“This was an extremely weak, emaciated, lethargic animal, and it was important we were there to give the support it needed,” said Jody Westberg, SeaWorld San Diego’s stranded animal coordinator. “The day we returned T.J. to the wild was the accumulation of a lot of emotions for me,” Westberg said. “The time, the effort, the energy, the passion the people I work with put into rehabilitating this common dolphin — it all came to fruition in that one moment when we were able to give this dolphin a second chance at life.”

SeaWorld worked with researchers at The Hubbs-SeaWorld Research Institute to attach a transmitter that would monitor the dolphin’s progress, location and depths of his dives until eventually falling off.

Pam Yochem, the institute’s executive vice president and director of physiology and ocean health programs, said researchers will be able to take the collected data and compare it to other information, such as water temperatures to learn about dolphin habitats.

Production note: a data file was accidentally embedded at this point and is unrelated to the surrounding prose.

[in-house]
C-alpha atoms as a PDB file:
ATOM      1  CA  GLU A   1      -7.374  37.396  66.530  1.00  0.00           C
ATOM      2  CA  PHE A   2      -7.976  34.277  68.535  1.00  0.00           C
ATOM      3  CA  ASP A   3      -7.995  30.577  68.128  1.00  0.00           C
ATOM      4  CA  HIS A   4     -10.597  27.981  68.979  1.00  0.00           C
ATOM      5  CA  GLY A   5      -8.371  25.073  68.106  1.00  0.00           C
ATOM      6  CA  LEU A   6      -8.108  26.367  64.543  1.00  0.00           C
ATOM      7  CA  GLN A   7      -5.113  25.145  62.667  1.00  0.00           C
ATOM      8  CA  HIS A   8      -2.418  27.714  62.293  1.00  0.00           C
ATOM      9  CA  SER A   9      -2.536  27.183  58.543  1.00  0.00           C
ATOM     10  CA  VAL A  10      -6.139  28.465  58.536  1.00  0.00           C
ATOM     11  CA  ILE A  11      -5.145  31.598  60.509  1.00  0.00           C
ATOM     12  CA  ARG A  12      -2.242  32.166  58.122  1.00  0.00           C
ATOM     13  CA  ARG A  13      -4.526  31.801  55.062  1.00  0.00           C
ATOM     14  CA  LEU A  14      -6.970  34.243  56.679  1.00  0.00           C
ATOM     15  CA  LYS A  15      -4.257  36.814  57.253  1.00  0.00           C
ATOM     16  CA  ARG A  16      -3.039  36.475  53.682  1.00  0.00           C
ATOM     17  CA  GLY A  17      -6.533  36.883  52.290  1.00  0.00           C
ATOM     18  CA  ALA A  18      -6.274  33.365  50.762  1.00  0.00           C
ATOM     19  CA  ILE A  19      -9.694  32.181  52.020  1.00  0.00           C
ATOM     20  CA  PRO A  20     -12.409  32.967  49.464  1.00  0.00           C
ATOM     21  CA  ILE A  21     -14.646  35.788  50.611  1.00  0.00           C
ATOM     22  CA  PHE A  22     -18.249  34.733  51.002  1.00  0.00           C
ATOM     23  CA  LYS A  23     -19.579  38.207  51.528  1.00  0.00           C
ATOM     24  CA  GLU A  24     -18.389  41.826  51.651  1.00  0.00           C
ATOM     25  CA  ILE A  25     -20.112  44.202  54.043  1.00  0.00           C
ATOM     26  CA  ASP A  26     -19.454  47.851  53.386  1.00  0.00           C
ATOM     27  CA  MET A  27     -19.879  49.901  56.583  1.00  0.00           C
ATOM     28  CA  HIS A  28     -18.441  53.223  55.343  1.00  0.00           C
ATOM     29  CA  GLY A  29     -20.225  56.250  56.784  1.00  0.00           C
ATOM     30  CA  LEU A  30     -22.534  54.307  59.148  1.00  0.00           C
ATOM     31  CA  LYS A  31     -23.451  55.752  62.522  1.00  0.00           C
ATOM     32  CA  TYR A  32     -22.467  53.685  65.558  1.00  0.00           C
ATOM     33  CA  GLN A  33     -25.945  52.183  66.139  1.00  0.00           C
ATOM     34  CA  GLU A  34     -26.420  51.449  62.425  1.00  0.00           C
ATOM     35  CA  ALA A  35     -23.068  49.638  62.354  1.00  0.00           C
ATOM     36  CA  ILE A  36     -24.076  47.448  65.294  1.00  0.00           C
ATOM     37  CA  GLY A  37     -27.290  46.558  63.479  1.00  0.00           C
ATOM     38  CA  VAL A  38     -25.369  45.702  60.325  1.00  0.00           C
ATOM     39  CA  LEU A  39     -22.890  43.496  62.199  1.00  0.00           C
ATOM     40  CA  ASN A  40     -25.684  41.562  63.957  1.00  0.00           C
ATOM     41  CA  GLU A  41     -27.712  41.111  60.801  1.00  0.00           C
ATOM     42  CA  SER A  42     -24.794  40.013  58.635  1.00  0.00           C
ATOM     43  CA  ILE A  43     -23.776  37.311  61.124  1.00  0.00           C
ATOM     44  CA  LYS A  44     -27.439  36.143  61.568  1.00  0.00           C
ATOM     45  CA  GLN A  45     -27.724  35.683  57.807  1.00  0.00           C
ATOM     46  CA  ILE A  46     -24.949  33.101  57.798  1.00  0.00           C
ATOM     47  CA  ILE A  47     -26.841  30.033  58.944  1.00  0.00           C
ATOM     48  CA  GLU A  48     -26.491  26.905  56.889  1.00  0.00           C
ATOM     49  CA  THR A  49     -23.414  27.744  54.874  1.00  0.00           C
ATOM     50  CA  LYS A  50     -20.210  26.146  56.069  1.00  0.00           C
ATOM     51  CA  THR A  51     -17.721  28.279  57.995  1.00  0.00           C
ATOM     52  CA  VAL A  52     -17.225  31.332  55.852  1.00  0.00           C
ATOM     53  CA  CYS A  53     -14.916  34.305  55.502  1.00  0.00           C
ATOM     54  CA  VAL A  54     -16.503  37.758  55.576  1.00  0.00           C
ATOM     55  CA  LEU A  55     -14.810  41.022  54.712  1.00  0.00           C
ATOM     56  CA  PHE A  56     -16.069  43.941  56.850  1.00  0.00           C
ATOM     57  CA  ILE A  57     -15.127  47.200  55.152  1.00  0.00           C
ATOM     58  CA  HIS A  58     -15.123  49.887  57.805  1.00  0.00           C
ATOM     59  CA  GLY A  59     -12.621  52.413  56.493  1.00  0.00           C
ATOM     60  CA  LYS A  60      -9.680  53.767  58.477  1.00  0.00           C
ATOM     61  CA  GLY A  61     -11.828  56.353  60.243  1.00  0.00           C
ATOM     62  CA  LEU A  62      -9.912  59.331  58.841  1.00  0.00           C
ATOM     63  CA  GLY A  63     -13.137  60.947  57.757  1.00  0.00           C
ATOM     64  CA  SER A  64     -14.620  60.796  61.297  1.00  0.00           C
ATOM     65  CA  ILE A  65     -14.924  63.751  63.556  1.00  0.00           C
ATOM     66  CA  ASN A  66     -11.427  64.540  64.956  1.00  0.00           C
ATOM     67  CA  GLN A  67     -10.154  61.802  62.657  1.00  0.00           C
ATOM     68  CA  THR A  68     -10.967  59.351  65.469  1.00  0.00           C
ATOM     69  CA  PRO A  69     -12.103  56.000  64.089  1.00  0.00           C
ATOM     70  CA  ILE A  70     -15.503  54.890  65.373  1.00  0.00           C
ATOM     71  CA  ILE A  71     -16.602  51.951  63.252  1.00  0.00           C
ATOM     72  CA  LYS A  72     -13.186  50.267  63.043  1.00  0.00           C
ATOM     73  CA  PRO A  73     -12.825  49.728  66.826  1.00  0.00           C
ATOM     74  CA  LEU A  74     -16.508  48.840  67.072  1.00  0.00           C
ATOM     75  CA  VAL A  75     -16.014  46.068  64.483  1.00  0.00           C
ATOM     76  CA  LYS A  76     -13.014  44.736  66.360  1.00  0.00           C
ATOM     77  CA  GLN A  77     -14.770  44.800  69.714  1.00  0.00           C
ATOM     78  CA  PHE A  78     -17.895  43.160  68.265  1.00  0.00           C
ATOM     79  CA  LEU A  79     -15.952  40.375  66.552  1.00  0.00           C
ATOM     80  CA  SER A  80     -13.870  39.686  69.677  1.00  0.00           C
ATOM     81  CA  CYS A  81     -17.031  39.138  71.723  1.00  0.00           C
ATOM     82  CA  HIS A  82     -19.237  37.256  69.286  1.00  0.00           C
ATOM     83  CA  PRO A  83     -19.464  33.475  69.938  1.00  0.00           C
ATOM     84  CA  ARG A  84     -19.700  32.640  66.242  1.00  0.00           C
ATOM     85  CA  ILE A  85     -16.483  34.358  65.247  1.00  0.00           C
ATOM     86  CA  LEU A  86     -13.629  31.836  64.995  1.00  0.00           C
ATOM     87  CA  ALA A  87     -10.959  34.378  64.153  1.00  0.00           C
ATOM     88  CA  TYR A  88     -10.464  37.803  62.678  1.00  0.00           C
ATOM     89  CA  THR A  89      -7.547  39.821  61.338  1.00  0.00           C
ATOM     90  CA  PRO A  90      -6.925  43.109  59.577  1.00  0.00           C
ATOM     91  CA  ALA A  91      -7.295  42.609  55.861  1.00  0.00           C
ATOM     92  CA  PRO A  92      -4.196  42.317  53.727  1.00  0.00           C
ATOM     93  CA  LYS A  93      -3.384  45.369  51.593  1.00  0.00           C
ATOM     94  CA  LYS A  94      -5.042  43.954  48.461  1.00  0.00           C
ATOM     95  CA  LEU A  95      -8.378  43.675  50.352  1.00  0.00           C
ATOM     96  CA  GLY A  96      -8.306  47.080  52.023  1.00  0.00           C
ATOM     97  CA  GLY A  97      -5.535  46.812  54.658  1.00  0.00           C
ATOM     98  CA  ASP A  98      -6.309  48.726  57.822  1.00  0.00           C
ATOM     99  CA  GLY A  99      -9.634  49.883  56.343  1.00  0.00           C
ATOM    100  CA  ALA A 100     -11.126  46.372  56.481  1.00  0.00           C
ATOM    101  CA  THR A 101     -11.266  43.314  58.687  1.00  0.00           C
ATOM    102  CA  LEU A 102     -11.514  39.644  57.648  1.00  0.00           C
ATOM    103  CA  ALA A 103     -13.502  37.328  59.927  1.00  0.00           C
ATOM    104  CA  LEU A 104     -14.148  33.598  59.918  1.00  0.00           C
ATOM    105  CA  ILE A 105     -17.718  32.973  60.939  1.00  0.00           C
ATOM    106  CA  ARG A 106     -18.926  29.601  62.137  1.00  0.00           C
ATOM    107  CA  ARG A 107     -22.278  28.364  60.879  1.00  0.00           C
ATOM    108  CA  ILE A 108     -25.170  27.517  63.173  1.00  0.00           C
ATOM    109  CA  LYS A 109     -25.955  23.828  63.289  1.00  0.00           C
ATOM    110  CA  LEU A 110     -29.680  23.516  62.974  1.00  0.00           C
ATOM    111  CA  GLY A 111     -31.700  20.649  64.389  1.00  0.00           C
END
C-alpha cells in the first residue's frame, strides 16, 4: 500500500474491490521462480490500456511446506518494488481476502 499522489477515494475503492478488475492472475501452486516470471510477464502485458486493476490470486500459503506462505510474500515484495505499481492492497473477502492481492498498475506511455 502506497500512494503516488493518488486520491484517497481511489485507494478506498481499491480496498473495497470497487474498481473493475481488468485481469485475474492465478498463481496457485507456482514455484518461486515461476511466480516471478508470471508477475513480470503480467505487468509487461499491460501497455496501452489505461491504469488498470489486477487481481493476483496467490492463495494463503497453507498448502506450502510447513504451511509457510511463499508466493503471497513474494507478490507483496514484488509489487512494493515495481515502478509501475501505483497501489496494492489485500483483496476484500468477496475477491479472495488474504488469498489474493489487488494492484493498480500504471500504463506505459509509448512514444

“What were the factors to make these [pilot] whales be nonreleasable? Thanks!”

Marine mammal experts with the U.S. government make this decision. Their criteria includes physical health and fitness and length of time in rehabilitation. Any chronic health problem that would compromise an animal’s ability to forage and survive in the wild would lead to an animal to be classified unreleasable. Likewise very young animals.

In the case of SeaWorld Orlando’s rescued pilot whales, all four were considered to be nutritionally dependent calves that lacked both survival and socialization skills needed to be successful on their own in the wild. This was determined by NOAA Fisheries. Before they make a decision like this, they convene a group of experts and review each case.

Click here to learn more about SeaWorld Orlando’s pilot whales.